I was a damage control assistant on my first ship, USS Connole (FF 1056). So I was very heavily trained in this area and knew it pretty well and actually remembered a lot of it. We were concerned with more than nuclear fallout at sea from a blast, because we were a nuclear-capable ship. And in case of an accident you had to know all the procedures to go through and how to handle it.
In a scenario like this, what are the immediate challenges?
Buzby: My concern immediately was the unknown. It can be scary if you don’t know the facts, and you don’t know what it means to you, and how it’s going to impact you. So that was kind of the first thing that ran through my head. There are 170 civilian mariners who are probably scared to death, who probably don’t really know whether they’re going to die, whether they’ve been irradiated so significantly that it’s going to cause them health issues. So we wanted to get the ship cleaned up as quickly as possible, and we wanted to ensure that none of the crew had received any dangerous levels of radiation. We wanted to reassure the crew as to what the way forward was going to be and that they were going to be fine, and that the ship that they were sailing in was safe for them to be there. I felt the best way to do that was to get it cleaned up very quickly. With the Navy ships out there, they were going to have just their crew, their sailors, go out and scrub the ship down, because it was primarily particular matter that could be removed just simply by scrubbing, soap and water, and washing off with water, and containment of that water, those rags, and all the residue from doing that. That was really the main decontamination methods. So it was fairly a mechanical process, but one that my mariners had not been trained in. And I didn’t believe it was correct for them to do that. So we made the decision to hire a Japanese company that specialized in asbestos removal and control, because the protocols are very, very similar for handling radiological contaminated material and asbestos, in terms of the personal protective equipment, in terms of the respiration protection, in terms of the collection and containment of the after effects. So we hired a company right on the spot down there in Sasebo that came aboard. They came out to the ship every day and cleaned the ship up. We were working with NavSea and, their director of radiological controls division, Captain Luis Benavidez, who worked with us very closely in those early days to figure out exactly what the right process was, to tell the ship what to do and what not to do to get the right people on hire. I thought it was very important to have someone on site right there that was a technical authority. So I got him to send a young lieutenant out there who was a RadCon certified officer, out to the ship to be there full time, and a couple of monitoring technicians that could go around and continue the monitoring process. So I wanted the crew to see that we had the ‘pros from Dover’ on site, people with technical credentials to superintend this effort. And to mark any areas that might be elevated radiation. So, we got that part of the effort moving. That took care of the mechanical piece of it.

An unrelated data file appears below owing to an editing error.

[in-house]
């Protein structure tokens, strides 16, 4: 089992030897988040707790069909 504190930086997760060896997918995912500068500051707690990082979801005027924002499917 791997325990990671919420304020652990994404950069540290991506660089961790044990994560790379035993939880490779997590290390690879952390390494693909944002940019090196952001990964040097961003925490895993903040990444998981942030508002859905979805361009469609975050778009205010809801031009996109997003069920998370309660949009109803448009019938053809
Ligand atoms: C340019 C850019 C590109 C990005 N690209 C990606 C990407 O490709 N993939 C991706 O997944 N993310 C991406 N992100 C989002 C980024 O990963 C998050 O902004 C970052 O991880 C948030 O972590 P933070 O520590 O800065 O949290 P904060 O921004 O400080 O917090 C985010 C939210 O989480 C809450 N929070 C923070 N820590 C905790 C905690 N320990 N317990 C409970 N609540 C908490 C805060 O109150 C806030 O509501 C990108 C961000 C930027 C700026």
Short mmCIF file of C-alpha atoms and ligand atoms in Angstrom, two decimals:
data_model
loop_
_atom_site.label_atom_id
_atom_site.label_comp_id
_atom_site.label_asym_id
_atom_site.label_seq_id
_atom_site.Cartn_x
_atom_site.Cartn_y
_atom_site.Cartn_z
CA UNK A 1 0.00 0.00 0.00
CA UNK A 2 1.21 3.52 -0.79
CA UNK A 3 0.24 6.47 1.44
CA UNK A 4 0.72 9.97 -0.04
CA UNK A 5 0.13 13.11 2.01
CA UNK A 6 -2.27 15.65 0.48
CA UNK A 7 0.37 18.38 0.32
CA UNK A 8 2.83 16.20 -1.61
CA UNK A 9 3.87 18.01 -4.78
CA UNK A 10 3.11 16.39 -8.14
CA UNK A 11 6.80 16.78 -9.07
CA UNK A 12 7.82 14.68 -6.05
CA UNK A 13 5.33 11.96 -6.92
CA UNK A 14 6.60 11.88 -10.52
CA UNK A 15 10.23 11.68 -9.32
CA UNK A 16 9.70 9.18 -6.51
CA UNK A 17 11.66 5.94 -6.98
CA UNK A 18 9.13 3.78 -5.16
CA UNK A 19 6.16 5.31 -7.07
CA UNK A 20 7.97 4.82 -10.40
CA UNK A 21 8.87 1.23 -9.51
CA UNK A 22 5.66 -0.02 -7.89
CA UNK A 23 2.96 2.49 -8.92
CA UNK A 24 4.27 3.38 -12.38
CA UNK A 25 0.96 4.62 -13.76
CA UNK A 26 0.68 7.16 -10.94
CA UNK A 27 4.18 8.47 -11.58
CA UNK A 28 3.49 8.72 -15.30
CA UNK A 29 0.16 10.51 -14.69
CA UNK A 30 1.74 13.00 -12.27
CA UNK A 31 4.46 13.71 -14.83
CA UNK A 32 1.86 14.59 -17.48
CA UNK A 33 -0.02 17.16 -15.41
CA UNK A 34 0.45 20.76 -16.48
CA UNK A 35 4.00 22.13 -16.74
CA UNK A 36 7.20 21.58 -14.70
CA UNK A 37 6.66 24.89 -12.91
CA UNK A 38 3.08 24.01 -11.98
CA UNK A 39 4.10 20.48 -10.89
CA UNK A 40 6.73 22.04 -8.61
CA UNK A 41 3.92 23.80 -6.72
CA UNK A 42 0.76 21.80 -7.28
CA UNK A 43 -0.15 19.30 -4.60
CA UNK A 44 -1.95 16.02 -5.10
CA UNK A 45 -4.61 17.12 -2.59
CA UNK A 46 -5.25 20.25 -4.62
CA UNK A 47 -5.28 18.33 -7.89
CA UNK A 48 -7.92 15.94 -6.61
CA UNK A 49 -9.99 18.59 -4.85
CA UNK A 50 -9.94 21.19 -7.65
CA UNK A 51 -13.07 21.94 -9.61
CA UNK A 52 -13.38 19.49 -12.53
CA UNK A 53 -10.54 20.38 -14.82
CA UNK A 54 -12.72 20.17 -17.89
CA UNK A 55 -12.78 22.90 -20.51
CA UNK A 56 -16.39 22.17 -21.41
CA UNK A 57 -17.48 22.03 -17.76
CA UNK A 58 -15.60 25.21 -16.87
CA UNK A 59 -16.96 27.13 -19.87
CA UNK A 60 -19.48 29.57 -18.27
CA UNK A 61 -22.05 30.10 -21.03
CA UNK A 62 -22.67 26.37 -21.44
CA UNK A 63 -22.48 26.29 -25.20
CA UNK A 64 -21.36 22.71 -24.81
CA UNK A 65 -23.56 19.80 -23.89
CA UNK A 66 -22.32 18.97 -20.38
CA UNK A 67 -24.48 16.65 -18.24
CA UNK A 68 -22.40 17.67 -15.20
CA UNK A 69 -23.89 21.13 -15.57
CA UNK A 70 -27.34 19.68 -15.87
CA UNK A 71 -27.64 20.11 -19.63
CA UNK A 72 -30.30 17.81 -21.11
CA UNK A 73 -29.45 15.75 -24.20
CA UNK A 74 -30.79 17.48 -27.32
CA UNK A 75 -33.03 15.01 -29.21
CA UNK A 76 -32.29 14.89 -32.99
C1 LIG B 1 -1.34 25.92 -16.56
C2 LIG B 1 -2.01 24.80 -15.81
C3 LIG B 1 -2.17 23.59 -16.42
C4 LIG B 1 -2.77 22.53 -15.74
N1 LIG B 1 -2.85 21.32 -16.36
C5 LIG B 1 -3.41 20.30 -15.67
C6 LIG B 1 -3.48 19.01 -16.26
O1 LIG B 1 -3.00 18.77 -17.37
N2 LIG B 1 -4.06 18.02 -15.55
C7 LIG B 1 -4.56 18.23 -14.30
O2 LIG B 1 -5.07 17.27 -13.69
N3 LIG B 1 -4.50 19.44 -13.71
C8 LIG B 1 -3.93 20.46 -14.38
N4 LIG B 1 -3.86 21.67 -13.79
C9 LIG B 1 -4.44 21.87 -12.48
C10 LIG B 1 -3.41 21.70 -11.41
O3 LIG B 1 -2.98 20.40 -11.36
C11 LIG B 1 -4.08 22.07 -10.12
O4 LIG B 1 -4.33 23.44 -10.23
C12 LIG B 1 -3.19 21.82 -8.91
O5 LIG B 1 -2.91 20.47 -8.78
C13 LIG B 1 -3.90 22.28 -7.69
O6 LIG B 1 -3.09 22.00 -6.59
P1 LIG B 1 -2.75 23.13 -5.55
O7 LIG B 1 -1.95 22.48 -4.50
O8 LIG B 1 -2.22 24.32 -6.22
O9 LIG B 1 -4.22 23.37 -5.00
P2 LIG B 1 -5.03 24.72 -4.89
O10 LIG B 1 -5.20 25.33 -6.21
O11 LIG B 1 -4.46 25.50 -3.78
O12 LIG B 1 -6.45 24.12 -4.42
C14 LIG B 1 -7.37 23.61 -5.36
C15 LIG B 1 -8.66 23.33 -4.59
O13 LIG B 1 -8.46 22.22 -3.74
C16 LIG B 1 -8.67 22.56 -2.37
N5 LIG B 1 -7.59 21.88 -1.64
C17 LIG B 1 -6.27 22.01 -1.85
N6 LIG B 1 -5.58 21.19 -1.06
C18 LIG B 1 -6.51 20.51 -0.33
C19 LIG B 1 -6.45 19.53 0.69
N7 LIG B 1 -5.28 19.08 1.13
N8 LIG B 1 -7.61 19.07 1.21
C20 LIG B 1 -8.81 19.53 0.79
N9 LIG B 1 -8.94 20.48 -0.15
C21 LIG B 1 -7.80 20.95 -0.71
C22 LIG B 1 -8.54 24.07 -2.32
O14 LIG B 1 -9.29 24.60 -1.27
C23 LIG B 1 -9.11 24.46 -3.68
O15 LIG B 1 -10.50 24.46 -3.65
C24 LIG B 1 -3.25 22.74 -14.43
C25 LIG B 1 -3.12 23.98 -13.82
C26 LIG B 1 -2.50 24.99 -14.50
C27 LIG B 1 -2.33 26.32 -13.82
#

Then I really thought it was important to reassure the crew. Just sending e-mails out there wasn’t going to hack it, in my view. This was one situation where the commander needed get out there and stand in front of his people and reassure them—tell them what had happened, tell them what we were doing, tell them that they were going to be okay. So I grabbed Captain Benavidez, and the MSC Force Surgeon, Captain Jim Rice, and my Force Master Chief [Master Chief Miguel-Juan V. Reyes], and we all flew out there and got aboard the ship and, walked around, saw what was in progress, and then stood in front of that whole crew and told them exactly what was going on, reassured them that they were going to be okay, told them that we were going to monitoring every single one of them very closely, that every one of them was going to be tested to ensure that they had not received any above normal radiation.
How long after the contamination was first reported was this?
Buzby: It was probably about a week. By the time I got out there, finally, things had settled down enough that you could actually travel out there. I wanted to reassure the crew so they would stay aboard for the deployment. This was a ship that was getting ready to deploy to the gulf, it was on its way very shortly thereafter and we could not afford to not have it not be operational. So our mission was to get it cleaned up, get it fully able to meet its mission, and that includes having a crew on board that believed they were safe and believed that they were in a safe environment. So we issued everybody a TLD to monitor as they walked around the ship to make sure they weren’t receiving any dosage. [Thermo luminescent dosimeters are passive devices, issued to the crew and worn like a badge, that measures radiation exposure.] They were offered that. They weren’t required to wear it, they were offered. And most of the crew took us up on it.